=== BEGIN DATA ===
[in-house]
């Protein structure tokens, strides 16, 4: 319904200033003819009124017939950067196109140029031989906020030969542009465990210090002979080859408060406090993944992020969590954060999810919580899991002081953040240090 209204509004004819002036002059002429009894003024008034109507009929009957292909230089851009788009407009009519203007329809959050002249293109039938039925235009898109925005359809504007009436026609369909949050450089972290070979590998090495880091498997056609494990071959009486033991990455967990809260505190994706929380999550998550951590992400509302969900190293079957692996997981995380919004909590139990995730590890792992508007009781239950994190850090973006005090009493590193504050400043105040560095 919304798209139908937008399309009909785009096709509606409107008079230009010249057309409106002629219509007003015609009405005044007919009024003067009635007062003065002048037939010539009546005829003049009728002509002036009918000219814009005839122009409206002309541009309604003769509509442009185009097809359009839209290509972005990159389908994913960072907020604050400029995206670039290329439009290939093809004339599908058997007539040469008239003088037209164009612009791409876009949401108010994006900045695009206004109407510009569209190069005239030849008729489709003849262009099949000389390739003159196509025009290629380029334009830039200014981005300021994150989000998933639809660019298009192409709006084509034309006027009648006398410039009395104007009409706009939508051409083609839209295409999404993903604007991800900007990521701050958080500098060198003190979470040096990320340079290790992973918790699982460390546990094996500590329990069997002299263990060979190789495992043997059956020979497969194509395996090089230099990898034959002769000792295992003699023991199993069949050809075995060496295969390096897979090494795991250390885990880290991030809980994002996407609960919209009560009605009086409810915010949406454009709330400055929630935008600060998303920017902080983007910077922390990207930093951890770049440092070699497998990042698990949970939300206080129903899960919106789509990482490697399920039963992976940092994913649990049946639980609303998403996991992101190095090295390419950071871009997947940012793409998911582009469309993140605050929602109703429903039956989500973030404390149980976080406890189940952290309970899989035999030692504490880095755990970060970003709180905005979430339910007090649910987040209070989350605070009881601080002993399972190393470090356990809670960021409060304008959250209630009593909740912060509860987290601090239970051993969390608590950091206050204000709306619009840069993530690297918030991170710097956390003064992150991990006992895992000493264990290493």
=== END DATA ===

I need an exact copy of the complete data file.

[in-house]
């Protein structure tokens, strides 16, 4: 319904200033003819009124017939950067196109140029031989906020030969542009465990210090002979080859408060406090993944992020969590954060999810919580899991002081953040240090 209204509004004819002036002059002429009894003024008034109507009929009957292909230089851009788009407009009519203007329809959050002249293109039938039925235009898109925005359809504007009436026609369909949050450089972290070979590998090495880091498997056609494990071959009486033991990455967990809260505190994706929380999550998550951590992400509302969900190293079957692996997981995380919004909590139990995730590890792992508007009781239950994190850090973006005090009493590193504050400043105040560095 919304798209139908937008399309009909785009096709509606409107008079230009010249057309409106002629219509007003015609009405005044007919009024003067009635007062003065002048037939010539009546005829003049009728002509002036009918000219814009005839122009409206002309541009309604003769509509442009185009097809359009839209290509972005990159389908994913960072907020604050400029995206670039290329439009290939093809004339599908058997007539040469008239003088037209164009612009791409876009949401108010994006900045695009206004109407510009569209190069005239030849008729489709003849262009099949000389390739003159196509025009290629380029334009830039200014981005300021994150989000998933639809660019298009192409709006084509034309006027009648006398410039009395104007009409706009939508051409083609839209295409999404993903604007991800900007990521701050958080500098060198003190979470040096990320340079290790992973918790699982460390546990094996500590329990069997002299263990060979190789495992043997059956020979497969194509395996090089230099990898034959002769000792295992003699023991199993069949050809075995060496295969390096897979090494795991250390885990880290991030809980994002996407609960919209009560009605009086409810915010949406454009709330400055929630935008600060998303920017902080983007910077922390990207930093951890770049440092070699497998990042698990949970939300206080129903899960919106789509990482490697399920039963992976940092994913649990049946639980609303998403996991992101190095090295390419950071871009997947940012793409998911582009469309993140605050929602109703429903039956989500973030404390149980976080406890189940952290309970899989035999030692504490880095755990970060970003709180905005979430339910007090649910987040209070989350605070009881601080002993399972190393470090356990809670960021409060304008959250209630009593909740912060509860987290601090239970051993969390608590950091206050204000709306619009840069993530690297918030991170710097956390003064992150991990006992895992000493264990290493």